Hyperpigmentation is a darkening of the skin due to an overproduction of melanin. It can be brought on by various injuries to the skin, acne vulgaris, sun damage, and inflammation. It is most common in people with darker skin tones who spend a lot of time in the sun, although anyone with any type of skin tone may develop it. Examples of hyperpigmentation include liver spots, sun spots, age spots, freckles and melasma, also known as (the mask of pregnancy),.
There are three types of hyperpigmentation:
Light brown spots, not as dense as dermal.
Deep brown spots on the skin, some may appear ashen-grey and quite dense and solid.
A mixture of epidermal and dermal, presenting as dark brown spots.
Darkened areas on your skin are the sole symptom of hyperpigmentation. These areas may be localized on your face or hands, or may even cover your entire body.
Who is Affected
Even though anyone of any race or color can be affected by hyperpigmentation, genetically those with darker skin tones as well as Asians and those of Asian descent, are at increased risk. People who spend excessive amounts of time in the sun put themselves at more risk of developing hyperpigmentation because UV rays stimulate melanocytes into becoming hyperactive, and these are the cells that produce the Pigment ( Melanin )
While hyperpigmentation is usually caused by an excessive production of melanin from your melanocytes due to over exposure to sunlight, there are many different reasons behind why the body starts overproducing melanin. Generally, when the skin is damaged in some way, hyperpigmentation is your body’s defense reaction. Various causes include:
Sun exposure ( The most common cause of hyperpigmentation & melasma )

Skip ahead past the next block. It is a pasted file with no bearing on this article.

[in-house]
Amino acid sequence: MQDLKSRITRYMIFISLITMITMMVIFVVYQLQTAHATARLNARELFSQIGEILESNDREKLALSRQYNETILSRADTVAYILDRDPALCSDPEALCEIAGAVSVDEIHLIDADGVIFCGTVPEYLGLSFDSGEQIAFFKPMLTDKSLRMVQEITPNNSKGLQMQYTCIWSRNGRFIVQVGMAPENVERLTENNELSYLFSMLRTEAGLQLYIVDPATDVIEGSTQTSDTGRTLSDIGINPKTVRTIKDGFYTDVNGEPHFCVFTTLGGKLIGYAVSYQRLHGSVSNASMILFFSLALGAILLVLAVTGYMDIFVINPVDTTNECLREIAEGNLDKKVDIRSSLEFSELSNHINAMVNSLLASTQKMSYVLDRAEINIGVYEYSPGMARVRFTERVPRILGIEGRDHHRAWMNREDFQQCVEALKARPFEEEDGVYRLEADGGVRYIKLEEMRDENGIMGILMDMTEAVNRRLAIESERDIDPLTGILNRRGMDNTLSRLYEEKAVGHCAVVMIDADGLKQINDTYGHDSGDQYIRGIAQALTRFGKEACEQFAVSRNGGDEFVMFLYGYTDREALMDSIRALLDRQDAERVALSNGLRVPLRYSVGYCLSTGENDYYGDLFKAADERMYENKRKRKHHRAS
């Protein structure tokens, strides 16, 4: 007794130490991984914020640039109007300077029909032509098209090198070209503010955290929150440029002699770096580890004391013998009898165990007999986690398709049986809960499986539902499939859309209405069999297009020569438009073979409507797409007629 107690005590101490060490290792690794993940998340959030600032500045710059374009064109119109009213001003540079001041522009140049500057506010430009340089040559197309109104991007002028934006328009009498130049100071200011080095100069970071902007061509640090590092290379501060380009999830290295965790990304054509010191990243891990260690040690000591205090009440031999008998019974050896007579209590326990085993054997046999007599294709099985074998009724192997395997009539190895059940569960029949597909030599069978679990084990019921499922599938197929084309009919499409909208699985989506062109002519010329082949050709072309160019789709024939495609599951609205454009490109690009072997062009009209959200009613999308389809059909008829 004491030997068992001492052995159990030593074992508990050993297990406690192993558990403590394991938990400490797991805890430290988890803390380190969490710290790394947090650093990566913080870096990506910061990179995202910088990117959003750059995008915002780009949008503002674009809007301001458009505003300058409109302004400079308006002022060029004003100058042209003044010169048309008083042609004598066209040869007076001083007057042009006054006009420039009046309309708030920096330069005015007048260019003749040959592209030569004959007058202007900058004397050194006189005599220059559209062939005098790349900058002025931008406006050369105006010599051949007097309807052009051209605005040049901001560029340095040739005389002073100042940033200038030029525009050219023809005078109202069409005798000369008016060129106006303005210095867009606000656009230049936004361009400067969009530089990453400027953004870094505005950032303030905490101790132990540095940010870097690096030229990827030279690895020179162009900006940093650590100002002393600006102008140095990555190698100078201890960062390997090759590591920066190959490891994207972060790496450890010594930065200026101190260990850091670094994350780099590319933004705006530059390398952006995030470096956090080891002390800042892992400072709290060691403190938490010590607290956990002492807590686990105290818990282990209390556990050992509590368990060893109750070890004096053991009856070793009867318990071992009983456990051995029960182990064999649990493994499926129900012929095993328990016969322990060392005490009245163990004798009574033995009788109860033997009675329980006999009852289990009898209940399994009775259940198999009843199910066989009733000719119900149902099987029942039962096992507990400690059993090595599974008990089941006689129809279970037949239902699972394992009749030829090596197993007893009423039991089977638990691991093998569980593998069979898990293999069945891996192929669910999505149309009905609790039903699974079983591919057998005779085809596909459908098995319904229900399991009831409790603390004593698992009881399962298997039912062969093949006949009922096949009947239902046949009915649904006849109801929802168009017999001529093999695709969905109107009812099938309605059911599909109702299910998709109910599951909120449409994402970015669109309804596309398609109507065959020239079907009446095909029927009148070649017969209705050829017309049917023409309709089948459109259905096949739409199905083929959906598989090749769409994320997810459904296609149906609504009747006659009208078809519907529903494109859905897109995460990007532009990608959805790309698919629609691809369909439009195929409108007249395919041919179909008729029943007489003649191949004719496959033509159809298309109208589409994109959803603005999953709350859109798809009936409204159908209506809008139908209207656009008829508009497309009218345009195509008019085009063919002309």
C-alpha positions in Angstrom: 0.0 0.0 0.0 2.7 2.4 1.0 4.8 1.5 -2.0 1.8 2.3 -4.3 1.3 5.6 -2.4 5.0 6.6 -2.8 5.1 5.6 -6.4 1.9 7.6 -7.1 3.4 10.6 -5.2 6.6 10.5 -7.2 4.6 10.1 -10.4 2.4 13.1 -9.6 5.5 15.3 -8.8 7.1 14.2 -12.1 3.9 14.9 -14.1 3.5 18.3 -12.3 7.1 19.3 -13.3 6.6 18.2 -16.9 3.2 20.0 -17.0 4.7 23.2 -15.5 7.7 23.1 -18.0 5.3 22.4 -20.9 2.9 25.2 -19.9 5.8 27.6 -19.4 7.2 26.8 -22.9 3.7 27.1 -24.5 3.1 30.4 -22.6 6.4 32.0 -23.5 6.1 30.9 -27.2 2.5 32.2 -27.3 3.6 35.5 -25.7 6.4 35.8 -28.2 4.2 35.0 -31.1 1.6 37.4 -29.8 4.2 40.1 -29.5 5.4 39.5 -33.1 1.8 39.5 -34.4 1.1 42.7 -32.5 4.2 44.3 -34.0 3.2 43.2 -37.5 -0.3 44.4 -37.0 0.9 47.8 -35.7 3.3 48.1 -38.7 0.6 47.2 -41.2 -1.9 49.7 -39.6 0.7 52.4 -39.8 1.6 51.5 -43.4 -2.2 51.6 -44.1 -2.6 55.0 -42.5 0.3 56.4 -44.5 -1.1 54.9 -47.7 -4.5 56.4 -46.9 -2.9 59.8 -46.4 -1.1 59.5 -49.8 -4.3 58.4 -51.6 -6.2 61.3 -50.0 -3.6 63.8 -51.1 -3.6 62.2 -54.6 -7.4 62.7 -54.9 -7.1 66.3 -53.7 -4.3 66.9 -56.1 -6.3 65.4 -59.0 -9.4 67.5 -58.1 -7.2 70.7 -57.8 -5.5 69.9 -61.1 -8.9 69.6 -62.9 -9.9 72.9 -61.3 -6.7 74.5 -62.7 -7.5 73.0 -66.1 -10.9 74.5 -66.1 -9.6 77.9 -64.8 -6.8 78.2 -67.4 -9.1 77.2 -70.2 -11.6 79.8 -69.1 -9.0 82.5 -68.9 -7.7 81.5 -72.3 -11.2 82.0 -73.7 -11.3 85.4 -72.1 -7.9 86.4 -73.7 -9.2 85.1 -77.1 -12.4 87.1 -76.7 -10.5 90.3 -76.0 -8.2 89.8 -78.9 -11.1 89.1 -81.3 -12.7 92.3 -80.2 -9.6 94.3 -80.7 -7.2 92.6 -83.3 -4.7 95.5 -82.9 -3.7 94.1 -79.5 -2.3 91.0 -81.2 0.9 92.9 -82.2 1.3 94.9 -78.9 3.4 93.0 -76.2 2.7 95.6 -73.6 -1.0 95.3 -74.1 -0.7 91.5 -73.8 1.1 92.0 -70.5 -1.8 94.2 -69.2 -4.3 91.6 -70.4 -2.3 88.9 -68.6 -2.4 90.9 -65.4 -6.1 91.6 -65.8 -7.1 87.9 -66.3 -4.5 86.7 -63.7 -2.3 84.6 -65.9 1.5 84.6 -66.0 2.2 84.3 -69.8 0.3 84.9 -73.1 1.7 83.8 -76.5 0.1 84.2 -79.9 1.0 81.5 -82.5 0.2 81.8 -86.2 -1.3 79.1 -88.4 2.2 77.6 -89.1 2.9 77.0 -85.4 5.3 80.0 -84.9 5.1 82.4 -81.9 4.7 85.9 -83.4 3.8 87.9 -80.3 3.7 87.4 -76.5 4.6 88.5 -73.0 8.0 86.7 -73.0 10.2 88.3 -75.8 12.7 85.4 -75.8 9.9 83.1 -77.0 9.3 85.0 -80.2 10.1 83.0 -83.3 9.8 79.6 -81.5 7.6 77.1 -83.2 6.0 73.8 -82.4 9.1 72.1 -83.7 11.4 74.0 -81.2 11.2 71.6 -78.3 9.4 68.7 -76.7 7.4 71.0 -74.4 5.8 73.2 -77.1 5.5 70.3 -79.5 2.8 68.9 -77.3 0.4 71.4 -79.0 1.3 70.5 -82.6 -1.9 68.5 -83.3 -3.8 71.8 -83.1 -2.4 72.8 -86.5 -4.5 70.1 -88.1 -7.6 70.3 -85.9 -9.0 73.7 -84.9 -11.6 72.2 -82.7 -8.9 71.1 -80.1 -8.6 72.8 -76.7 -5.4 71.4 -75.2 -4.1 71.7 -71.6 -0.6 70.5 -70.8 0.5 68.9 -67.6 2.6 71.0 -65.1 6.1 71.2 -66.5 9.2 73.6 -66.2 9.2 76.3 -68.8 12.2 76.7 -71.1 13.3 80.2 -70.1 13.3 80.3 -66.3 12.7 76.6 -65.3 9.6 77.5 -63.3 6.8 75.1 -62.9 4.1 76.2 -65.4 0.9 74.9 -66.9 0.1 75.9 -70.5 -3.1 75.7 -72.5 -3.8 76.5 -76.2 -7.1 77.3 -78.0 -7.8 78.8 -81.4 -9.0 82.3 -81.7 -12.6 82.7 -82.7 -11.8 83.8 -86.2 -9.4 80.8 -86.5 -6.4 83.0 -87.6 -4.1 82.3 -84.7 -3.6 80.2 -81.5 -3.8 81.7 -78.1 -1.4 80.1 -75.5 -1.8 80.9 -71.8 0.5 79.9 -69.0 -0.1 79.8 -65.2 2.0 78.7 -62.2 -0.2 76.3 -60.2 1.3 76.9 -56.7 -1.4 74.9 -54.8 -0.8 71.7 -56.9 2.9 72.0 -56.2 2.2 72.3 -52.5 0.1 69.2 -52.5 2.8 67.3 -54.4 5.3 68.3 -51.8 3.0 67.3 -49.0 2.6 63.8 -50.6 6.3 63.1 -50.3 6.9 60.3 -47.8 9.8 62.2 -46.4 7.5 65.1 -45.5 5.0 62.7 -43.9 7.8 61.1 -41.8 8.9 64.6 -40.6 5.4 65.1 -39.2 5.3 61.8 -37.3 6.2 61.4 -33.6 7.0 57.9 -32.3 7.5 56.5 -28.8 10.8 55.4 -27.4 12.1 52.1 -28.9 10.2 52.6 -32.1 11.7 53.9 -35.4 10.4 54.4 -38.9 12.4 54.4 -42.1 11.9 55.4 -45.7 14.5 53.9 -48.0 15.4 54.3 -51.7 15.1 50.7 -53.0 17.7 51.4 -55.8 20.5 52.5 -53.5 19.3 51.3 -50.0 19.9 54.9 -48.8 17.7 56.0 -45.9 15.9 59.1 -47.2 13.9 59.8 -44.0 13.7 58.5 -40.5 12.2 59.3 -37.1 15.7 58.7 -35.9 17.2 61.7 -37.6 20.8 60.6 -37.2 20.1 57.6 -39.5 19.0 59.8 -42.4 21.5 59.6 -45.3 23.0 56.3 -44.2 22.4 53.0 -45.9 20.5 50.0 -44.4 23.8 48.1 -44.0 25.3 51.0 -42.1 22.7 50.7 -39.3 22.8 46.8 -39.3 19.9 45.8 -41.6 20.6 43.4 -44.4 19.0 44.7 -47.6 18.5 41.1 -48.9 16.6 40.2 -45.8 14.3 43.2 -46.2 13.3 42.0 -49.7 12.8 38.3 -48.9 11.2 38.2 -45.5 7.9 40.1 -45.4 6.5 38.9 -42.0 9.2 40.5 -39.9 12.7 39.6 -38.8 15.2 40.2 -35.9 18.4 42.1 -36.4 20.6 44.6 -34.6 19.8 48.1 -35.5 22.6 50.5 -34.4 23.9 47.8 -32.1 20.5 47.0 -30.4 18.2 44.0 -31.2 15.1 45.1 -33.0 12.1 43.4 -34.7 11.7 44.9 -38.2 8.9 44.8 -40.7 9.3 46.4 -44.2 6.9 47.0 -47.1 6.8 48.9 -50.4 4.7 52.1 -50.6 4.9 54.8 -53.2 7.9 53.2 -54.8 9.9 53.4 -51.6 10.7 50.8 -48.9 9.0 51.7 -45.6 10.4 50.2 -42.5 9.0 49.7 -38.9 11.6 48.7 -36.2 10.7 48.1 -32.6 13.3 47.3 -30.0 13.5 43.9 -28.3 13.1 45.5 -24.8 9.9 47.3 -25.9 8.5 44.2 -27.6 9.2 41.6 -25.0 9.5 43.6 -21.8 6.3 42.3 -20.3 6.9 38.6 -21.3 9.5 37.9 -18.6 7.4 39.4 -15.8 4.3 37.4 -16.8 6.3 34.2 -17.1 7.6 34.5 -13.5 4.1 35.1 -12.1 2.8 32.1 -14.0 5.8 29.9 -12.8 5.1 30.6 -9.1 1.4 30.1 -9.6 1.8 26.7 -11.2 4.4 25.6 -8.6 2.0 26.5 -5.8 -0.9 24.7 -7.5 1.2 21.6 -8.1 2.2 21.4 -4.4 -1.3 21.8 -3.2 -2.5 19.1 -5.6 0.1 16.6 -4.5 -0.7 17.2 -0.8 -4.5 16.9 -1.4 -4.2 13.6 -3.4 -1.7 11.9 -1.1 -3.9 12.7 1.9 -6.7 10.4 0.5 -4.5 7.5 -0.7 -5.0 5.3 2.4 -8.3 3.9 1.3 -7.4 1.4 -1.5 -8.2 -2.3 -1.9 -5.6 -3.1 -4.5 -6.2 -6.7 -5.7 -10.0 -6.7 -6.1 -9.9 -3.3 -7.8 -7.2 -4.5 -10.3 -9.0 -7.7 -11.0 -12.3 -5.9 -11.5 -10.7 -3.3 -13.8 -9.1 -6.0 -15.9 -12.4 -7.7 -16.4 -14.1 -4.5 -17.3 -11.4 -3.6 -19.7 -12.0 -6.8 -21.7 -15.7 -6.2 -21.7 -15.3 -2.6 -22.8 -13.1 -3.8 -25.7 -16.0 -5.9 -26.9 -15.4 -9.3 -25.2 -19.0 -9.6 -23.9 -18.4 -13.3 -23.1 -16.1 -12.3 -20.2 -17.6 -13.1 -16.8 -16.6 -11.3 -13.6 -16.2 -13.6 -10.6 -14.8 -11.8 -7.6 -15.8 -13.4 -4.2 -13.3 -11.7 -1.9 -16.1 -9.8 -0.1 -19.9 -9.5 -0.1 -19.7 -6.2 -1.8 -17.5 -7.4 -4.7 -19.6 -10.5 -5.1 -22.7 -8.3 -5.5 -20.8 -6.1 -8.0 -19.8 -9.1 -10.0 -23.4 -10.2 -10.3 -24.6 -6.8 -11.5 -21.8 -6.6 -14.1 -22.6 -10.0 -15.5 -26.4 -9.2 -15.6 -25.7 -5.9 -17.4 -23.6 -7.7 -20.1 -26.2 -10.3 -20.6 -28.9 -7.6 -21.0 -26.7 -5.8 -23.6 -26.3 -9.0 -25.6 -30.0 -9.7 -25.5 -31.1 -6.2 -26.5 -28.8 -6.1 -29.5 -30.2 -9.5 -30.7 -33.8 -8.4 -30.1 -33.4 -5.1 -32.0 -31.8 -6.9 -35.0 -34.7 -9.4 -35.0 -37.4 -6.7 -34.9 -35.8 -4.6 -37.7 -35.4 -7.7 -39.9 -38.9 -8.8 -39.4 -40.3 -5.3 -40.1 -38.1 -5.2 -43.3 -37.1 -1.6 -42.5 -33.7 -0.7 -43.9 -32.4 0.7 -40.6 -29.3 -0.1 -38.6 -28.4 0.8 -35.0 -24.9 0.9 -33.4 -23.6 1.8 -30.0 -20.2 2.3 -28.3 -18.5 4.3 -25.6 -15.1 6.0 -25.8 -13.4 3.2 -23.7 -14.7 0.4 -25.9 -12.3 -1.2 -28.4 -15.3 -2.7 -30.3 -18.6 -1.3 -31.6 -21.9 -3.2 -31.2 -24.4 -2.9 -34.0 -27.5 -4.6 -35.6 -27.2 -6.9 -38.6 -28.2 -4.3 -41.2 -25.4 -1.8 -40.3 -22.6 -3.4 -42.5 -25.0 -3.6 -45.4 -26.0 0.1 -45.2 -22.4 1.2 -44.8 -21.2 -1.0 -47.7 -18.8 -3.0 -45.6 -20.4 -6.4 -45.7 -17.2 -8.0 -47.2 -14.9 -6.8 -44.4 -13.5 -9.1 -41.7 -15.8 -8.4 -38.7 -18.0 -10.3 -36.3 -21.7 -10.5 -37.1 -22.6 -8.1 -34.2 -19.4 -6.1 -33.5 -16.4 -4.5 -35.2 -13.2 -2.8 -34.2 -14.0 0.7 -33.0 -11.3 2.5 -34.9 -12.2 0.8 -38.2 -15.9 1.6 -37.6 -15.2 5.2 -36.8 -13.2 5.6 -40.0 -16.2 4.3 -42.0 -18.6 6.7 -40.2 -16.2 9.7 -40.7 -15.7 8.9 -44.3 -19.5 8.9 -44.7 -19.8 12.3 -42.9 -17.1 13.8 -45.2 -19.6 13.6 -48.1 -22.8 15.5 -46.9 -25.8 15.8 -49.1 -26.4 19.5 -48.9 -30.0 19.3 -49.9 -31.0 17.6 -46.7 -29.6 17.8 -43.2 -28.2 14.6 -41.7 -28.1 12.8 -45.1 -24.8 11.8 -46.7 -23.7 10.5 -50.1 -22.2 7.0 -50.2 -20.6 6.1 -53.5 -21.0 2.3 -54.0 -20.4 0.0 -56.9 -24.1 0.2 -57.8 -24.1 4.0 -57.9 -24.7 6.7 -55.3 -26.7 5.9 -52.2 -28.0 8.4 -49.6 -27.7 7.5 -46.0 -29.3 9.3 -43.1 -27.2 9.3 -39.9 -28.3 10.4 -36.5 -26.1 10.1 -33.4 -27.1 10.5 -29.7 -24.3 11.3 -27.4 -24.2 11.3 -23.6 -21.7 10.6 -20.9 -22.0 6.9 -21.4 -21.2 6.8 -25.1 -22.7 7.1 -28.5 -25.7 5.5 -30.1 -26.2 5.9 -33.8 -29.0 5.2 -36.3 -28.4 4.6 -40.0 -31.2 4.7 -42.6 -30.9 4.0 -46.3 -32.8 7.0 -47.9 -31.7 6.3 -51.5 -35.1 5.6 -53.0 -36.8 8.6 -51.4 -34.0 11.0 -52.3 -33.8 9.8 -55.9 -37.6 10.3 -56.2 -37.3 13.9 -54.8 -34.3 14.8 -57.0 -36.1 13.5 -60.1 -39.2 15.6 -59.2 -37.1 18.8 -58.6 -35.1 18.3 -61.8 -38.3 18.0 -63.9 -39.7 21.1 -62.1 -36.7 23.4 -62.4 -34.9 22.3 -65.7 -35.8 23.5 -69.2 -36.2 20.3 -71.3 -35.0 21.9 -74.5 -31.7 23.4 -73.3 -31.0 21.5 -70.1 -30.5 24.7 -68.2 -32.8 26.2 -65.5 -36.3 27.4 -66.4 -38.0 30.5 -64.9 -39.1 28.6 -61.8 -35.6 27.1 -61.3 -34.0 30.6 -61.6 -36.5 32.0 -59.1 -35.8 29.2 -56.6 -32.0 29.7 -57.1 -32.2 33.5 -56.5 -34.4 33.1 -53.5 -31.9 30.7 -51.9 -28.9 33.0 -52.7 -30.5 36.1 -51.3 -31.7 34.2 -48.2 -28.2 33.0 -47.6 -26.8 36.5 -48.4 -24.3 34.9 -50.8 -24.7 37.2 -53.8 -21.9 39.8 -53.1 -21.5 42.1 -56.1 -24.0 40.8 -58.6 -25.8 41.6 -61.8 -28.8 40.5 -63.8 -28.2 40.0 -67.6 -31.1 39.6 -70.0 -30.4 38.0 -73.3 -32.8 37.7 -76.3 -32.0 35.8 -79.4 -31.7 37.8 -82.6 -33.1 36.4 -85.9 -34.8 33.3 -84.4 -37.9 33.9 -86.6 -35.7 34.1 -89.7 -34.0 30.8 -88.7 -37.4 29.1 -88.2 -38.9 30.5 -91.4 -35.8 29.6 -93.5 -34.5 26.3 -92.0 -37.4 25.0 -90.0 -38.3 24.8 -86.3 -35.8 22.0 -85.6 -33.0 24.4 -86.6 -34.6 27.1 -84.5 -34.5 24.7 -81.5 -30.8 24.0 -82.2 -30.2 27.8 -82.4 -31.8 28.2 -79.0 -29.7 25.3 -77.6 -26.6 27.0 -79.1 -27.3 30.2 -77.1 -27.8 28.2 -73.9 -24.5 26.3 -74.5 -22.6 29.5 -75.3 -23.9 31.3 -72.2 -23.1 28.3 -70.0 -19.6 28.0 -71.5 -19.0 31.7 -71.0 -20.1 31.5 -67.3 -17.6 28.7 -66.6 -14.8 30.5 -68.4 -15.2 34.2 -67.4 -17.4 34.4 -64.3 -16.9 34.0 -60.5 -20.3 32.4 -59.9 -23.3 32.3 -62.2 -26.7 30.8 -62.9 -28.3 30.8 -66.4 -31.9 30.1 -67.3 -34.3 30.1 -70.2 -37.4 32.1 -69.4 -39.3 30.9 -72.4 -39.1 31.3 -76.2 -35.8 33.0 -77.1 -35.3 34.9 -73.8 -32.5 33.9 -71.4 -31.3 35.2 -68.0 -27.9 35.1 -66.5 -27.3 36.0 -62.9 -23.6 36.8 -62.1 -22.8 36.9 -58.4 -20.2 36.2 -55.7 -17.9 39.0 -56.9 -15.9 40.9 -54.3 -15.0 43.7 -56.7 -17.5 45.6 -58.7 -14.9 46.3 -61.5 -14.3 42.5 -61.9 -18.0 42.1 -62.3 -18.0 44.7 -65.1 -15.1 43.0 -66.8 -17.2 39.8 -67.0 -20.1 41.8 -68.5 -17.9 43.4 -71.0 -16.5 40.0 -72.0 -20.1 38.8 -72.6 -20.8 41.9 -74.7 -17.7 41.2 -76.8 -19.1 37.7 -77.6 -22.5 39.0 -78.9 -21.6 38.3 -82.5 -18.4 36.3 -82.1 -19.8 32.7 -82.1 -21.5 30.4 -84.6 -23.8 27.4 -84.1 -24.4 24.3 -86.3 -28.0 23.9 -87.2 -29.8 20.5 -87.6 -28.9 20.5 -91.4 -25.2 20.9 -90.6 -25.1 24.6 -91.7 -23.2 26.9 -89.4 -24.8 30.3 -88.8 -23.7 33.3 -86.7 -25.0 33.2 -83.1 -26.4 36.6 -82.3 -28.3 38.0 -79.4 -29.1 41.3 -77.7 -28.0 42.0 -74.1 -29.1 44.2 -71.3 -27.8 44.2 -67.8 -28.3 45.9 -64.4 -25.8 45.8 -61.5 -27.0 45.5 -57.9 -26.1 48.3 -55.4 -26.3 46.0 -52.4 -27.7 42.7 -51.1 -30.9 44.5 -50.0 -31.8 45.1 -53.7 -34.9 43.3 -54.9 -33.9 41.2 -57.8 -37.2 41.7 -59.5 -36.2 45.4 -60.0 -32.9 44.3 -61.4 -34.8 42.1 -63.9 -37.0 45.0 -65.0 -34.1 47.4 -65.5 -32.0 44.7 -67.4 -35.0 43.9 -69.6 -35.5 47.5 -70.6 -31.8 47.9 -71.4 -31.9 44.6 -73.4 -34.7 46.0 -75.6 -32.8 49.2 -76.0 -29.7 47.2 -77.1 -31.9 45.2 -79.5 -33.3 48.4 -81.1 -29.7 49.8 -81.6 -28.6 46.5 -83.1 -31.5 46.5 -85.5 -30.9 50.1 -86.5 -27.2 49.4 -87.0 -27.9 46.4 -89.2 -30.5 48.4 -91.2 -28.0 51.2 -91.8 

Chemotherapy side effect
Changes in hormone levels ( pregnancy, hormone therapy, menstrual cycle )
Skin treatment side effects
Various metabolic disorders
Birth control pills
How to Diagnose Hyperpigmentation
What is most important when diagnosing hyperpigmentation is not the darker skin spots themselves but the reason behind why they have appeared. Generally, hyperpigmentation is strongly linked and most commonly associated with overexposure to sunlight, however, there are a number of other possibilities behind why hyperpigmentation has presented, and a doctor will need to delve into your medical history and current medical status to make a diagnosis.
A Wood Lamp is used to analyze the areas of your skin that have developed hyperpigmentation. A Wood Lamp emits black light that allows the skin care practitioner to see any fluorescence—a sign of hyperpigmentation.
Types of Hyperpigmentation include:
Solar lentigines: these spots are harmless and usually affect people over the age of 40. They are caused by excessive exposure to UV rays which then cause a proliferation of melanocytes and an accumulation of melanin in your skin cells.
The mask of pregnancy: this usually occurs in women (but can develop in men too). Melasma is caused by hormonal changes in your body, as well as excessive sun exposure.